County treasurers in Iowa canceled a scholarship program that benefited their relatives and employees amid criticism the vendor-funded awards were illegal gifts under state ethics law. The program consisted of four, $500 scholarships that were awarded each year to the college-bound children and grandchildren of county treasurers and their staffs. The money came from two companies that do extensive business with treasurers: GovTech Services, which runs the website that 88 counties use to collect property and motor vehicle taxes, and SRI Inc., which operates tax auctions for dozens of counties. Since the program’s inception, critics have worried the scholarships violated the gift law, which bars public employees and their immediate relatives from accepting money from contractors.

Maryland: Maryland House of Delegates Votes Unanimously to Reprimand Jalisi Over ‘Abusive’ Treatment of His Staff
Baltimore Sun – Luke Broadwater | Published: 3/27/2019

The Maryland House voted unanimously to publicly reprimand Del. Jay Jalisi for “an ongoing pattern of bullying and abusive workplace behavior.” The delegates voted after receiving a report outlining the investigation from the Joint Committee on Legislative Ethics that alleged Jalisi forced his staff to work overtime without pay, bullied others, got kicked out of a hotel, and made a staffer stand in the delegate’s office and repeat: “I am incompetent. I am incompetent.” This is not the first time Jalisi’s actions have been scrutinized. In 2015, a Baltimore County judge issued a protective order barring Jalisi from contact with his then-teenage daughter.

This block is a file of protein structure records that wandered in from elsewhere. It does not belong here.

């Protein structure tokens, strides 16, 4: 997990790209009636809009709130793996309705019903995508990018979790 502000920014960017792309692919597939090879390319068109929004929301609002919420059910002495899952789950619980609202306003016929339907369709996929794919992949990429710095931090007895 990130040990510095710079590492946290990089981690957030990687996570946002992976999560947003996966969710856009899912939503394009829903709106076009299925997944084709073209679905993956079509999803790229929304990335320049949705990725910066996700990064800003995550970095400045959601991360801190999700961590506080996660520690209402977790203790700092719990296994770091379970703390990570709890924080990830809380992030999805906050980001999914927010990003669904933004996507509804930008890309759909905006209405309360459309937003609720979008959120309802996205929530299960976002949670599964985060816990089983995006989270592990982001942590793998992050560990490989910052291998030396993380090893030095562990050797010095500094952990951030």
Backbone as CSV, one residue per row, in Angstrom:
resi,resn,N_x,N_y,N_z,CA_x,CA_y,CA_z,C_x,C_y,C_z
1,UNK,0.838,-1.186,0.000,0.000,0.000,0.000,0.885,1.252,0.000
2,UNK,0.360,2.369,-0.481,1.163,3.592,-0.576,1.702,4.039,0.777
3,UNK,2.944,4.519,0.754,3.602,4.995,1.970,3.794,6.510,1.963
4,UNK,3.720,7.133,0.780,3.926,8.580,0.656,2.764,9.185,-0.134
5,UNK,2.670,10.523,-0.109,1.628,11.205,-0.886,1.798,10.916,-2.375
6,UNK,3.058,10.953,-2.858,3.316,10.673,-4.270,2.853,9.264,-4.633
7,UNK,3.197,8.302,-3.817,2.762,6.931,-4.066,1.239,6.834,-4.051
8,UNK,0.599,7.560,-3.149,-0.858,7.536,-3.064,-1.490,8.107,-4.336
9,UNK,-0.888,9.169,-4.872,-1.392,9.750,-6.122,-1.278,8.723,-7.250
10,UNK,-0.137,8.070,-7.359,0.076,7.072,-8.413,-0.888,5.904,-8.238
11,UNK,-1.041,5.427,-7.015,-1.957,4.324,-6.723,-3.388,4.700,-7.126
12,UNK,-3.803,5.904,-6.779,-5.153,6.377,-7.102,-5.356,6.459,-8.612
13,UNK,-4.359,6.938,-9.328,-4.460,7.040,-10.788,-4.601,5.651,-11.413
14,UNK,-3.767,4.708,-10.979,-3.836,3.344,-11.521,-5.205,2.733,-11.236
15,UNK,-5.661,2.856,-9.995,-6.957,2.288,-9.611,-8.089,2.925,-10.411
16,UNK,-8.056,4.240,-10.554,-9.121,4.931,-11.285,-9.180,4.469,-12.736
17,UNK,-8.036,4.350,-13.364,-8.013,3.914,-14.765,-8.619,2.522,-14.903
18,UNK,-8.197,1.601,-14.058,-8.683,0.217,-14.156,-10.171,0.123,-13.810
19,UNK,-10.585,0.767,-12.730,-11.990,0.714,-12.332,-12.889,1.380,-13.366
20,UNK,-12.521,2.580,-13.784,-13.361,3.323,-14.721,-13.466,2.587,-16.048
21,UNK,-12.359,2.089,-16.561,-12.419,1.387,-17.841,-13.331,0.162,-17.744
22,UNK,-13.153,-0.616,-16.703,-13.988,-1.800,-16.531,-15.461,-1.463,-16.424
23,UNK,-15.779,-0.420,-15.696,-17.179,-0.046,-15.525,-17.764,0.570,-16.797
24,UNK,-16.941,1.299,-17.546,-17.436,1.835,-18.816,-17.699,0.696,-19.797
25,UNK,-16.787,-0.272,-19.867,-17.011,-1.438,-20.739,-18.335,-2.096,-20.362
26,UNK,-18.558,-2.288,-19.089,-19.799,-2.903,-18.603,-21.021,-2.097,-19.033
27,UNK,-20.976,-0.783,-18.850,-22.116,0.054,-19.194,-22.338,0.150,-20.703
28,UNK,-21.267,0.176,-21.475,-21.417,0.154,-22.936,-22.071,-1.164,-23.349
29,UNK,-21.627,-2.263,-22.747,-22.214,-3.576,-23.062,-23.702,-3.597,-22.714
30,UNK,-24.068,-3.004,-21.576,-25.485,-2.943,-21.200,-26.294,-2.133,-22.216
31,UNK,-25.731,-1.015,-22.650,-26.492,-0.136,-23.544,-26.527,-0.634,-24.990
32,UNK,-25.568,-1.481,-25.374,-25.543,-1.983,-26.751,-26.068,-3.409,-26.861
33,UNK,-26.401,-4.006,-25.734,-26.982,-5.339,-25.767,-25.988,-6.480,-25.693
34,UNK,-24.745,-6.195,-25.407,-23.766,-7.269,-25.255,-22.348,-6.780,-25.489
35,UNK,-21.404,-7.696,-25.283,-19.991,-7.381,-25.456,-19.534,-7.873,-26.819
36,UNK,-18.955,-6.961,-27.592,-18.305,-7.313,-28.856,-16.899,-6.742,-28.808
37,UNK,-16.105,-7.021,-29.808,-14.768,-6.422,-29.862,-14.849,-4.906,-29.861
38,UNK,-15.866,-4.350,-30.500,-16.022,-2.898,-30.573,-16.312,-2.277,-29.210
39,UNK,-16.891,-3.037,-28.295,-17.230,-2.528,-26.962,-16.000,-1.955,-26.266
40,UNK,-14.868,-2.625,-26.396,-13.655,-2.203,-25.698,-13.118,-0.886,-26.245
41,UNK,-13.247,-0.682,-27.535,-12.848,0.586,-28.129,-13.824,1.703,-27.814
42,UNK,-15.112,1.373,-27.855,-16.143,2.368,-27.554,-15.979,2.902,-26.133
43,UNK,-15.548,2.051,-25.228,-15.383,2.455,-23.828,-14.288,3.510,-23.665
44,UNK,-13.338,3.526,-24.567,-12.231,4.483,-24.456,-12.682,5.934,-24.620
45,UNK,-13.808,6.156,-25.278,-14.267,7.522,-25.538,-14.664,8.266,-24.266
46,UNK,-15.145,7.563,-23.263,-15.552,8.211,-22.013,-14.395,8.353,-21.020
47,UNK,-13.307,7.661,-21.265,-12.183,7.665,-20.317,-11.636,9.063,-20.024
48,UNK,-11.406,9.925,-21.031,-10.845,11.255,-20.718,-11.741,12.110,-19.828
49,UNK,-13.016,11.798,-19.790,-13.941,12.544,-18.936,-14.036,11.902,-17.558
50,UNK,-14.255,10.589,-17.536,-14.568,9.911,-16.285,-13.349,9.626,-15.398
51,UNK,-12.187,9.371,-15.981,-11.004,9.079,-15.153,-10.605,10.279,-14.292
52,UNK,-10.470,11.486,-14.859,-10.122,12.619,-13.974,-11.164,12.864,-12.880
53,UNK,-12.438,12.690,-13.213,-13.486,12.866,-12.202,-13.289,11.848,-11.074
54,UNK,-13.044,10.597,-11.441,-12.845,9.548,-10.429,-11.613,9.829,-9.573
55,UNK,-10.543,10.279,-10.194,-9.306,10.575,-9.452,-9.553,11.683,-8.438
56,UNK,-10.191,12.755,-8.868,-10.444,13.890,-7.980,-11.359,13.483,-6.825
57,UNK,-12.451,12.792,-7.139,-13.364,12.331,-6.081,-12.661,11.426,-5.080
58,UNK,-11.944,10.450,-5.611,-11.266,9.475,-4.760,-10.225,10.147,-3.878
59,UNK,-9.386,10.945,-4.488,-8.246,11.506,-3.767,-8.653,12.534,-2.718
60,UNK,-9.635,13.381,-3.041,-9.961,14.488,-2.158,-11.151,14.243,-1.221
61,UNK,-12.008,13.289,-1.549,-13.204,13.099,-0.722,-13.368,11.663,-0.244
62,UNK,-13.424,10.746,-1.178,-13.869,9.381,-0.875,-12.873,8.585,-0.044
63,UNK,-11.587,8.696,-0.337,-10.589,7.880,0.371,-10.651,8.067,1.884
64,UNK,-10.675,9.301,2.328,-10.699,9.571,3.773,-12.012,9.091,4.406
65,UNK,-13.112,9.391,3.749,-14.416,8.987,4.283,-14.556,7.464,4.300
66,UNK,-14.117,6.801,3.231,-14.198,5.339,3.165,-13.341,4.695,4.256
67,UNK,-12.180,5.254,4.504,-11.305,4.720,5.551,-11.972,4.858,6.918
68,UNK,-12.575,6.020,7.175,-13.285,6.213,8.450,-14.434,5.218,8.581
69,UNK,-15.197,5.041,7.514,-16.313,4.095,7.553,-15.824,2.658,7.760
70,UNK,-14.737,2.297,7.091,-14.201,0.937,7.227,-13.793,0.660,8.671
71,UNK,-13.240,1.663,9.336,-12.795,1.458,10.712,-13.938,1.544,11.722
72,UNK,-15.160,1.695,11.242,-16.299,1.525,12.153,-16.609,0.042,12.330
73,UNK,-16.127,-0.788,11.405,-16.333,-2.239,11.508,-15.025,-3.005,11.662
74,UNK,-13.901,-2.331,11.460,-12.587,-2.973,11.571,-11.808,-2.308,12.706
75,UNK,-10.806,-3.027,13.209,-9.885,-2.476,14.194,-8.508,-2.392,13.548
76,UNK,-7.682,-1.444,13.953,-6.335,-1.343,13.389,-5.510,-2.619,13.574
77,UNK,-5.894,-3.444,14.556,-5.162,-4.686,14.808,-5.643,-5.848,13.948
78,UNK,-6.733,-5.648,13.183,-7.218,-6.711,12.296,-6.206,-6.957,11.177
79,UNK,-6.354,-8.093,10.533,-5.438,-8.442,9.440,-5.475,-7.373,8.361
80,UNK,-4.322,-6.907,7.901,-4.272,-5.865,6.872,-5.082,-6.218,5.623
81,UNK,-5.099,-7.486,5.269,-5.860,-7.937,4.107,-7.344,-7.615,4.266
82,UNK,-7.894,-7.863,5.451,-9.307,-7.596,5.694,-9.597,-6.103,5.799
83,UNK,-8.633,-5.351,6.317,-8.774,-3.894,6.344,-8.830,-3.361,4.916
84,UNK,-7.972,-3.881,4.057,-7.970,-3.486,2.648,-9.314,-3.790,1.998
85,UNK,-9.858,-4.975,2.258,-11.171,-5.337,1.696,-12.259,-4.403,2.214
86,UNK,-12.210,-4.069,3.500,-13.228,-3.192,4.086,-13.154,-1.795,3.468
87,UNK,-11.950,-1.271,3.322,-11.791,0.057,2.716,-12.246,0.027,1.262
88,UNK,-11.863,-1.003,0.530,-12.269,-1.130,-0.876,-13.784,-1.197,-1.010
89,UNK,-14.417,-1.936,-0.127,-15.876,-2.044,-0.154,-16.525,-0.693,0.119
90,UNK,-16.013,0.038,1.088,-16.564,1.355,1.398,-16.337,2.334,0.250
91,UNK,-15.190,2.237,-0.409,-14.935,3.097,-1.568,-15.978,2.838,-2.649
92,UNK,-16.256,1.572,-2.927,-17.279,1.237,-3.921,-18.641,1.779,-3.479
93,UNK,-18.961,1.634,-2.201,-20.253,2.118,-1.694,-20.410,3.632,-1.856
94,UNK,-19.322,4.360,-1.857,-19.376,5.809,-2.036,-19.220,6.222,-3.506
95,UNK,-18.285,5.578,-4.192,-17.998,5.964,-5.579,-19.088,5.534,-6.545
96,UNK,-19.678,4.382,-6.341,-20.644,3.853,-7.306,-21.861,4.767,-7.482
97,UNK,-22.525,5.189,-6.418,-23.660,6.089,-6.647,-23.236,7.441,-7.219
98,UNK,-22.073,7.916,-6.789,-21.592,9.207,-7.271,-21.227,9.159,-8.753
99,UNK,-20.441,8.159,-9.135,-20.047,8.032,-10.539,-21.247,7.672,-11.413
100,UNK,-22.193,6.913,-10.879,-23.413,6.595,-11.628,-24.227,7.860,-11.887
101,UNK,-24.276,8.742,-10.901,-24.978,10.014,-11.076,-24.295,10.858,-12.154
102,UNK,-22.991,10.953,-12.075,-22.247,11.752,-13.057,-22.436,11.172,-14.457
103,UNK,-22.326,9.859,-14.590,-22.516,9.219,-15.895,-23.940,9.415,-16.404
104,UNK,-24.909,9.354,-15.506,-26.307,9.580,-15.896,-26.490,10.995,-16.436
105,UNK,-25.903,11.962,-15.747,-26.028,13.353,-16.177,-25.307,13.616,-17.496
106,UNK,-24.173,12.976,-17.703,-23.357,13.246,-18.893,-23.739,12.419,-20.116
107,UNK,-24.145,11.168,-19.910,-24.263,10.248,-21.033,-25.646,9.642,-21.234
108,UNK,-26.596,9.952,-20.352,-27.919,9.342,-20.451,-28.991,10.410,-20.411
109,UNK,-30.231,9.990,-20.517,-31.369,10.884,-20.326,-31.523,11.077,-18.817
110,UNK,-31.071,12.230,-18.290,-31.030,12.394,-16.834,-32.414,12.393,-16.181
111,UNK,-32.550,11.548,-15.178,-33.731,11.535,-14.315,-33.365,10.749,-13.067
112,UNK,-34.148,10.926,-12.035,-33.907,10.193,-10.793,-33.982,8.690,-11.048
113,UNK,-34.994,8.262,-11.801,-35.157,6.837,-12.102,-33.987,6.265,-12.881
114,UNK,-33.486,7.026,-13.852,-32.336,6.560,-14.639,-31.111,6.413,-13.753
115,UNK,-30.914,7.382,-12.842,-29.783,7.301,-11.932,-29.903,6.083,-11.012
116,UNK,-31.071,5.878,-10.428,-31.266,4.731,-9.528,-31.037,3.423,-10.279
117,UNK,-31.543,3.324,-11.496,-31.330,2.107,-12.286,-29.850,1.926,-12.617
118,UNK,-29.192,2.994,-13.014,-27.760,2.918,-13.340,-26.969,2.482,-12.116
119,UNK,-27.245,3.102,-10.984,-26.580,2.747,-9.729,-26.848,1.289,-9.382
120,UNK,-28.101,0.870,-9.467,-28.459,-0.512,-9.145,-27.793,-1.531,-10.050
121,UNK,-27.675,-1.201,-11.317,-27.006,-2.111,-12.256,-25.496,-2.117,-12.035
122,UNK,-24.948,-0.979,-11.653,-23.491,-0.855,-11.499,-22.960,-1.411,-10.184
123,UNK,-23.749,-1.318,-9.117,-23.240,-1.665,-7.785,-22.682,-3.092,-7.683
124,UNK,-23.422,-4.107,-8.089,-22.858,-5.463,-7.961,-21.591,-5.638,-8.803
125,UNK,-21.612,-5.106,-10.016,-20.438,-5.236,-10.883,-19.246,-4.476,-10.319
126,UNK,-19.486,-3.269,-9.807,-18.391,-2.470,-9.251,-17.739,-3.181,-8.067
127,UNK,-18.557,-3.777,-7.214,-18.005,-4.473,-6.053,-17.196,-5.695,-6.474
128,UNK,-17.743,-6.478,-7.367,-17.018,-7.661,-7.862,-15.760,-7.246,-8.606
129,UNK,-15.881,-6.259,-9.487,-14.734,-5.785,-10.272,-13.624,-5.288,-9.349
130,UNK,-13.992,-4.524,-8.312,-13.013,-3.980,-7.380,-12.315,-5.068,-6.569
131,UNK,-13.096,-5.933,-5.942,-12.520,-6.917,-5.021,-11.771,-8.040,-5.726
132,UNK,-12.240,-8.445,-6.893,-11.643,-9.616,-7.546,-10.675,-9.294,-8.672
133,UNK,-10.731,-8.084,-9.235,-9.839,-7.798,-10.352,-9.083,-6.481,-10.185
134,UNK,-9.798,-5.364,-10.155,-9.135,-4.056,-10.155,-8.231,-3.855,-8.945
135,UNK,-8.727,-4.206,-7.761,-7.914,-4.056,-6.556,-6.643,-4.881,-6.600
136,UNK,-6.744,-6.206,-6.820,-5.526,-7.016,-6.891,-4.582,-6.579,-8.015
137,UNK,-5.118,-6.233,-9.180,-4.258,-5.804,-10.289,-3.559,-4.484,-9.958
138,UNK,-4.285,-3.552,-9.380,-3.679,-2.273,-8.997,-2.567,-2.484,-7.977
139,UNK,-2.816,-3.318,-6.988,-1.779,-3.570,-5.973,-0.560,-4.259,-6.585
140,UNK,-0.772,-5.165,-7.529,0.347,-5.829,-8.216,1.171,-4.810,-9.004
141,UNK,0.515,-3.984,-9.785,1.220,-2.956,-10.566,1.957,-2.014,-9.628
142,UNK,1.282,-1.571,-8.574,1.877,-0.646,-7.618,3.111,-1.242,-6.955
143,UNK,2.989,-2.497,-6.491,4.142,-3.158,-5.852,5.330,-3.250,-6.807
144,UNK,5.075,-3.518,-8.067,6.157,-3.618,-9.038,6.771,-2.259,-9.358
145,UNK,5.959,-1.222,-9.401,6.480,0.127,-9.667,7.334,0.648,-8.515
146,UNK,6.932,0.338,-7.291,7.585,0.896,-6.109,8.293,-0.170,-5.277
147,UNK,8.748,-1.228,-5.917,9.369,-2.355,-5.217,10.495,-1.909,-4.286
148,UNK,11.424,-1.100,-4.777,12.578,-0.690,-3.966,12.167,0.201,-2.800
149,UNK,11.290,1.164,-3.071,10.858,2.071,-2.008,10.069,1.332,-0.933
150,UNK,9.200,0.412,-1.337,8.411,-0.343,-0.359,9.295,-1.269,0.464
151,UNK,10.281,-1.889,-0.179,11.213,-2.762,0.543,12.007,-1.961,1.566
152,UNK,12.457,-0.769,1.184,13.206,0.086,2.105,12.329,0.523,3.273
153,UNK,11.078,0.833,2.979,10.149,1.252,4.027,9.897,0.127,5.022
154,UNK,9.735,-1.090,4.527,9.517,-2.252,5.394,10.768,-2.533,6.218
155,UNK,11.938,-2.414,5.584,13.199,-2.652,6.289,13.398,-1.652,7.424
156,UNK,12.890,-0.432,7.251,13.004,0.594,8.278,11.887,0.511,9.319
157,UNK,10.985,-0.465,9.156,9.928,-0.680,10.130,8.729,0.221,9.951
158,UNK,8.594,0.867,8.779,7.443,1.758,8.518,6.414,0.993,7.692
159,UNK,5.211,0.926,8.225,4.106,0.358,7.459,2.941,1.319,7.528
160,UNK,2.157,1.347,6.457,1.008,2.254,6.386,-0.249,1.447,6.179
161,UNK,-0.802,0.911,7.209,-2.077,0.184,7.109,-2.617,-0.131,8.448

Massachusetts: House Proposal for Caucus Funding Left Out of Budget Bill – but Caucuses May Still Fundraise
MassLive.com – Shira Schoenberg | Published: 3/25/2019

A controversial Massachusetts House proposal to let caucuses raise private money did not make it into the final version of a budget bill. But House leaders say that under their internal rules, caucuses will still be able to raise private money as long as they comply with ethics rules, which bar lobbyists from giving and require any gift of over $50 to be approved by House counsel to avoid conflicts-of-interest. When the House passed its rules in January, members approved a rule that would let caucuses raise money from public or private sources. But some advocates for open government worried this could create a legislative “slush fund” where special interests with business before the Legislature could donate to lawmakers with no transparency.

New Jersey: Dark Money Disclosure Bill Advanced to Gov. Phil Murphy’s Desk
Burlington County Times – David Levinsky | Published: 3/26/2019

Legislation to require so-called dark money groups operating in New Jersey to reveal their donors was sent to Gov. Phil Murphy. The bill has undergone several changes after being approved by the Senate, but it would still mandate the disclosure of donors who give more than $10,000 to nonprofit 501(c)4 groups that are not currently subject to disclosure requirements if they engage in political activities, lobbying, or campaigning. It would also mandate the disclosure of expenses of more than $3,000 and would also boost contribution limits to state and county political committees. Those groups are already subject to strict reporting requirements but have been usurped by “dark-money” groups in recent years.

Pennsylvania: GOP Legislator Prays to Jesus for Forgiveness Before State’s First Muslim Woman Swears In
MSN – Reis Thebault (Washington Post) | Published: 3/26/2019